The Government has extended a campaign designed to increase the amount of suspicious activity reports (SARs), in a bit to limit the impact of money laundering.
The Flag It Up campaign, which has already targeted solicitors and accountants, is now looking to estate agents to reduce the number of UK properties being bought with the proceeds of crime or corruption.
In the 2017-2018 financial year, accountants submitted 5,036 SARs, with a further 2,660 from solicitors. However, in the same year, and despite a legal duty to do so, estate agents submitted only 710 SARs. It is hoped that the campaign will address this shortfall.
The campaign is supported by a number of property industry associations including the Royal Institution of Chartered Surveyors, the National Association of Estate Agents and the Central Association of Agricultural Valuers. It is being publicised via social media, digital advertising and at industry conferences.
As well as encouraging agents to report suspicious activity, the government has also provided some ‘red flags’ to help those working in the sector to spot signs of money laundering. These include clients being evasive about the source of their money, transactions that are unusual because of their size, frequency or the manner of their execution, and where a client has taken steps to hide their identity.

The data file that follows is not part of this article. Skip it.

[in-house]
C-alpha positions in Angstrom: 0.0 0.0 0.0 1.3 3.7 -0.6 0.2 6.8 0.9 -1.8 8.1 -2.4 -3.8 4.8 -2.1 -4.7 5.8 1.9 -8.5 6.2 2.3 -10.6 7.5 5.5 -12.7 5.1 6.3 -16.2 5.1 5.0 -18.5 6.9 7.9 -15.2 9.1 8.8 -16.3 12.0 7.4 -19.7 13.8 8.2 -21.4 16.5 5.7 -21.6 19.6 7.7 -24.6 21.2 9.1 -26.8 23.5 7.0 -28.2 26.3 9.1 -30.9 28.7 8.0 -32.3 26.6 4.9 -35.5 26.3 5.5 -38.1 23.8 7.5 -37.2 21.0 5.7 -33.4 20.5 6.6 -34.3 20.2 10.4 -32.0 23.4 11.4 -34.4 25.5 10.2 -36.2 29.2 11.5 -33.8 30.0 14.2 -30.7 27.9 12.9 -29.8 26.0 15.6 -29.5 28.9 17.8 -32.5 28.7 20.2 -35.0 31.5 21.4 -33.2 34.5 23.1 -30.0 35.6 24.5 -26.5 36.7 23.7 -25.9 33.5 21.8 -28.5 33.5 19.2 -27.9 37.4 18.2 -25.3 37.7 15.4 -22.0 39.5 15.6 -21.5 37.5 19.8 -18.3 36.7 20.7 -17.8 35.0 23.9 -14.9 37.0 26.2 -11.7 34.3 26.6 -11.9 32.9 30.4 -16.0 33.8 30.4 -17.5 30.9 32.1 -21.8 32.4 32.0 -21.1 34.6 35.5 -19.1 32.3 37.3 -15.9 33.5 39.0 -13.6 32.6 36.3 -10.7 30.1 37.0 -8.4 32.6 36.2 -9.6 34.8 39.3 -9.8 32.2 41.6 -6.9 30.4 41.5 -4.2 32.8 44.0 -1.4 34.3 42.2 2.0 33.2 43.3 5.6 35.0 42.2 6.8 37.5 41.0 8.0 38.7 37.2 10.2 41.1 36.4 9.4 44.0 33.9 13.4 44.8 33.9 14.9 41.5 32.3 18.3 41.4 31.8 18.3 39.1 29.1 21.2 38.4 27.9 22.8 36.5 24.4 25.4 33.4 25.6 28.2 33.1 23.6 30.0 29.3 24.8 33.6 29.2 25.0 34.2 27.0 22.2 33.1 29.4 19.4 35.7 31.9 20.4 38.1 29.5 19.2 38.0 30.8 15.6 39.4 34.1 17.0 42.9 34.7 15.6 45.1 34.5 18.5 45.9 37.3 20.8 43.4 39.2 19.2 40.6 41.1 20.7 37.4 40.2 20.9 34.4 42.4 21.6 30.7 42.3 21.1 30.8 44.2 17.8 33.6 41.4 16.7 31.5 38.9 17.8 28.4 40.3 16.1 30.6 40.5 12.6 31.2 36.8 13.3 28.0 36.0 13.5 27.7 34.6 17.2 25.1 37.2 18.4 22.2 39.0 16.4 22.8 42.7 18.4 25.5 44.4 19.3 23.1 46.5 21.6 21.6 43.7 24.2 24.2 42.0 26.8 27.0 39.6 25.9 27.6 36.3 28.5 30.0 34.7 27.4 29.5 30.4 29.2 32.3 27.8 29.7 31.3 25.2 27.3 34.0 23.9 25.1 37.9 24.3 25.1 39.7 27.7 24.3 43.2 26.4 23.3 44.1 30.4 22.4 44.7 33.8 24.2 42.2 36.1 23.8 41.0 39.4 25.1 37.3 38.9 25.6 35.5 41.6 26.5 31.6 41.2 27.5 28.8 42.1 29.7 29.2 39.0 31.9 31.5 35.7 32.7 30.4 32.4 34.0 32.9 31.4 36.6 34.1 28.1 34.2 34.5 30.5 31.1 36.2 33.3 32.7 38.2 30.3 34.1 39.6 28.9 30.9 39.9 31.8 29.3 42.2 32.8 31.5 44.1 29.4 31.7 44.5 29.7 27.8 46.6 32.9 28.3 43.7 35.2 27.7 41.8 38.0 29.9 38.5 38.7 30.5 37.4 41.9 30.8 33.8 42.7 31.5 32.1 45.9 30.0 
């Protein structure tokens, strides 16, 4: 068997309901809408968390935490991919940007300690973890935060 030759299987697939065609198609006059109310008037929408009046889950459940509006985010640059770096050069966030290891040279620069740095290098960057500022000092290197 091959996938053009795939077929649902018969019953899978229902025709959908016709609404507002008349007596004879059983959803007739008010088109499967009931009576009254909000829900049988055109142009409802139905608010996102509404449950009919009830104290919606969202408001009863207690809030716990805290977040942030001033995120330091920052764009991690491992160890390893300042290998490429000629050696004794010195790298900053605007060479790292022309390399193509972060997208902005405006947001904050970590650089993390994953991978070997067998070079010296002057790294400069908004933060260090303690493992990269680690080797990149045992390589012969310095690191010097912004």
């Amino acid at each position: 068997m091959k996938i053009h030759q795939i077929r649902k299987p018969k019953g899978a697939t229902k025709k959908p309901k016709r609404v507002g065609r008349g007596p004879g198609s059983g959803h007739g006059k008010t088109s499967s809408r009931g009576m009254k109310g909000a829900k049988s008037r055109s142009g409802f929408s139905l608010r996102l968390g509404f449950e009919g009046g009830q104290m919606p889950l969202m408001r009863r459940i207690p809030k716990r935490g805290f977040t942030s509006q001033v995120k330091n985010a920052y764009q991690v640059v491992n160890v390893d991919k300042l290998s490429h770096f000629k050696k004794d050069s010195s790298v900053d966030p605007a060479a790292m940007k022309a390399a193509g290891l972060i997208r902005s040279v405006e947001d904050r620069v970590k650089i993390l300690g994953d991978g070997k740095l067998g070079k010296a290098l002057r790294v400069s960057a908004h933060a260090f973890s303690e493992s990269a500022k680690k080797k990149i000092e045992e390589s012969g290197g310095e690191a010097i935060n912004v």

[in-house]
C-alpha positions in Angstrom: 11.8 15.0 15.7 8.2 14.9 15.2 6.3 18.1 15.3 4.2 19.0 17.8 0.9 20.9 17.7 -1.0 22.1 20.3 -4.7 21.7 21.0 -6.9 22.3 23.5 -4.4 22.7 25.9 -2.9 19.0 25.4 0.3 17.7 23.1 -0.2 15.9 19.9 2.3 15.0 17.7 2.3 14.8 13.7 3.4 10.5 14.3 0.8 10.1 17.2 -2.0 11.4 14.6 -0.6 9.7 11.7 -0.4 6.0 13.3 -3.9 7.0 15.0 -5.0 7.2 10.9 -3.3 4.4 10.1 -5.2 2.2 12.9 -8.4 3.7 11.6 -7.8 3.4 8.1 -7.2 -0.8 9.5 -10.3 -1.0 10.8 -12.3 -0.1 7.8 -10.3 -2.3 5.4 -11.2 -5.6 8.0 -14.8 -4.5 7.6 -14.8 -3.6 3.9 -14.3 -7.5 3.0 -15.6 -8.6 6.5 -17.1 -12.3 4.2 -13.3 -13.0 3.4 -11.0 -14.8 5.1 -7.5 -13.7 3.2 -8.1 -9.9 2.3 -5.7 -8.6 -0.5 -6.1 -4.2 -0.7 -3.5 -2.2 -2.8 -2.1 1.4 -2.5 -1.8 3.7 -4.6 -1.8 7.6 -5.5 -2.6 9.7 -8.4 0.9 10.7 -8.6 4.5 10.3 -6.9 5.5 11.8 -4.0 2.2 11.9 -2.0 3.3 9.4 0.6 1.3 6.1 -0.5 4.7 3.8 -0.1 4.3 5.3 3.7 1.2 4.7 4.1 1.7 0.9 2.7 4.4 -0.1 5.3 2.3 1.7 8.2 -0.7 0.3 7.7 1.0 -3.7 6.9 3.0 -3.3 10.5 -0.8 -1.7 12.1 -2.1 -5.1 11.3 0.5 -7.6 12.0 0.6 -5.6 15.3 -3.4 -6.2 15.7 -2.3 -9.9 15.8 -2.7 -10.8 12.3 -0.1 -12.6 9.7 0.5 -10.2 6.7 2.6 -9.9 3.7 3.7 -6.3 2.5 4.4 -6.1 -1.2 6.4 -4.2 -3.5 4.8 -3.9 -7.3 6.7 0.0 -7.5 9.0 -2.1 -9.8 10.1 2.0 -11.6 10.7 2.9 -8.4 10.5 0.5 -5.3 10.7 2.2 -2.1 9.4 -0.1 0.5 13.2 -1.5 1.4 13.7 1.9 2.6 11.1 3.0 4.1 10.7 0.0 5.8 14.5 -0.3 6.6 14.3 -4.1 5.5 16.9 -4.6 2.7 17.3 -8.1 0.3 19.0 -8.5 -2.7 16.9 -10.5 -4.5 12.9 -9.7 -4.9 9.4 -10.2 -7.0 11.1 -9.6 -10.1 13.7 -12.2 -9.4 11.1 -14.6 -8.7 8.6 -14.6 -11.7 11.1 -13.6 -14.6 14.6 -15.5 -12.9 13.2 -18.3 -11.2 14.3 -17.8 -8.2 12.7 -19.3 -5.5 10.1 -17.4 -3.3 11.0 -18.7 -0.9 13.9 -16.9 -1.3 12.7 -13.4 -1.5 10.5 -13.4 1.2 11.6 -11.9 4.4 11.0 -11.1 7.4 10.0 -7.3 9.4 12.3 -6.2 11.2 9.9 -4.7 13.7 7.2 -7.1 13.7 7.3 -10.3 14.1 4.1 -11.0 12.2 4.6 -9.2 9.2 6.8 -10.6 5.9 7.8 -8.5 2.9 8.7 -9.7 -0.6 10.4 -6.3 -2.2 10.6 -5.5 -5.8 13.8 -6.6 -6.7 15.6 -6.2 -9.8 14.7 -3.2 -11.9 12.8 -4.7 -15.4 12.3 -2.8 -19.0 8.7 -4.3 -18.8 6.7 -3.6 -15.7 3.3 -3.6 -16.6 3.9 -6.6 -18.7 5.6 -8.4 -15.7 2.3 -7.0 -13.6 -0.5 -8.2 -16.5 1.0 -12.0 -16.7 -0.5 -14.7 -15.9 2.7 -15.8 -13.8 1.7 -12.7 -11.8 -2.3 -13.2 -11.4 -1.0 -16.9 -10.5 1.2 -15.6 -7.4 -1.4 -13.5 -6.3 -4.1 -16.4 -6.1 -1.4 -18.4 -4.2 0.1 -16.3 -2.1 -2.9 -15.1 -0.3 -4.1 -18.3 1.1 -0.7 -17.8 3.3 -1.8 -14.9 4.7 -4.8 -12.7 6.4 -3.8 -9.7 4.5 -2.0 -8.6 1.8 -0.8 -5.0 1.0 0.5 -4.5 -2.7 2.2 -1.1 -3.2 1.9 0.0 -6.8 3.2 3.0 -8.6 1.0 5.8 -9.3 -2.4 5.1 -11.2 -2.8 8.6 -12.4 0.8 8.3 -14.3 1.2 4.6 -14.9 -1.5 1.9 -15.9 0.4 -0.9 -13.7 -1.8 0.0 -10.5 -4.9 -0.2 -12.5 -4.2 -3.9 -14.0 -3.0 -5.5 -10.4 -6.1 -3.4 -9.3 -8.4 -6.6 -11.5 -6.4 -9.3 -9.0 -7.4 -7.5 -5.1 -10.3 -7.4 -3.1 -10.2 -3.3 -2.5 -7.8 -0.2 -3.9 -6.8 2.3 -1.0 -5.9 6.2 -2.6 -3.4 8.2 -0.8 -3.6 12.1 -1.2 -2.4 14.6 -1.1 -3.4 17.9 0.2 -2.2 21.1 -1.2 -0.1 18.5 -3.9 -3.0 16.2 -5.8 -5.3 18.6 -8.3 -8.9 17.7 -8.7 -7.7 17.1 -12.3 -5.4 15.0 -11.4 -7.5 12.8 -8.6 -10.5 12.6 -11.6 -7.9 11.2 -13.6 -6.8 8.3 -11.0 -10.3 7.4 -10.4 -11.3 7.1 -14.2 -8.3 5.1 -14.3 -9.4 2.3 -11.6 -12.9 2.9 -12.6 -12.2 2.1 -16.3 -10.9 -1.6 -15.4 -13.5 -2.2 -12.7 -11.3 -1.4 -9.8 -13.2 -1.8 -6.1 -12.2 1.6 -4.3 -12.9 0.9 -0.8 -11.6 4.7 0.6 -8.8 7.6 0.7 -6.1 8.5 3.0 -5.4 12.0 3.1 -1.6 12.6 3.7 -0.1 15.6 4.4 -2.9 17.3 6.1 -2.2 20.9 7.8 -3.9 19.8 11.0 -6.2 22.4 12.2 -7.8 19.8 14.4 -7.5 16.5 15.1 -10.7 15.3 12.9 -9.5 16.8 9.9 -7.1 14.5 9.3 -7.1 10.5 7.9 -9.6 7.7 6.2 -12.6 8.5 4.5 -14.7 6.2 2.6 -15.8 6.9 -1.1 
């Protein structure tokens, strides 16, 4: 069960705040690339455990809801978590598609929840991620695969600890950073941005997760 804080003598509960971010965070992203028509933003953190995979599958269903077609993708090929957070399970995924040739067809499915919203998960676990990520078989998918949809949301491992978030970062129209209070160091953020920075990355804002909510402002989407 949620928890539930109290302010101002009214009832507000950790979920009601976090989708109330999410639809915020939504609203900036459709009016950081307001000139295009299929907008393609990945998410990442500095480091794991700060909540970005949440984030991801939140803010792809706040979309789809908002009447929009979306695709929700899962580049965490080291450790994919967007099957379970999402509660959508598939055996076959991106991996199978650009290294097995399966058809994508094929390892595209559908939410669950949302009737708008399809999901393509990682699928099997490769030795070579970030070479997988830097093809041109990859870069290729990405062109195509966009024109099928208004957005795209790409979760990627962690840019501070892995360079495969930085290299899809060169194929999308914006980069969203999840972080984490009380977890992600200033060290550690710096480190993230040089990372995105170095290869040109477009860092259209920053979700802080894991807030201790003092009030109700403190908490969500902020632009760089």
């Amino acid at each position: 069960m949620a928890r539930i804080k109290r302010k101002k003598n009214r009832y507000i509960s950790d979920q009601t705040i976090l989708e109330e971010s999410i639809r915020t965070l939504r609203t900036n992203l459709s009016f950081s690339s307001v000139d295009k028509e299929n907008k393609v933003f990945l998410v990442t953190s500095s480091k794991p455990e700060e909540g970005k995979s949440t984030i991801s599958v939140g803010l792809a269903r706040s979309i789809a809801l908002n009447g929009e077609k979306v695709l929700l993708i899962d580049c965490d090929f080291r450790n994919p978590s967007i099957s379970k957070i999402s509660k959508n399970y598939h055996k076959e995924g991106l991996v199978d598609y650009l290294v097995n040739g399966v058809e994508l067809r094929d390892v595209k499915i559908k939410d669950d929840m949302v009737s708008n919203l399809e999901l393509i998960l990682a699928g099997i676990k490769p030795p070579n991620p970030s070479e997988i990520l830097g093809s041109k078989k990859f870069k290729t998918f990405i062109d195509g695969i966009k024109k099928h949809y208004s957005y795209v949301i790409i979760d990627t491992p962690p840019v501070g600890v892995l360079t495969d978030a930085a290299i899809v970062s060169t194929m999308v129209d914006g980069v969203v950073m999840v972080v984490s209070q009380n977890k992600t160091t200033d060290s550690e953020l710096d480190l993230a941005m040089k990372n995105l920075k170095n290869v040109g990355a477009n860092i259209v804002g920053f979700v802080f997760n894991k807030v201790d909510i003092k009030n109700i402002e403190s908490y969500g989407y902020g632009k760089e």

According to Ben Wallace, the Minister for National Security and Economic Crime: “Criminals who seek to use this country as a place to launder money should be in no doubt that they have nowhere to hide.”
As well as the campaign, a range of other measures are in place to combat ‘dirty money’ including the Criminal Finances Act, the Register of Overseas Entities Bill, unexplained wealth orders, and account freezing orders.
The government recognises that money laundering isn’t always apparent. However, it also stresses that “even accidental involvement in money laundering could mean losing your licence, receiving a fine, or facing criminal prosecution”. Indeed, in 2014, HMRC imposed a penalty of almost £170,000 on a firm of estate agents because of inadequate money laundering procedures. Although this fine was subsequently reduced to £5,000 for being “manifestly excessive”.
You can find out more about the campaign here.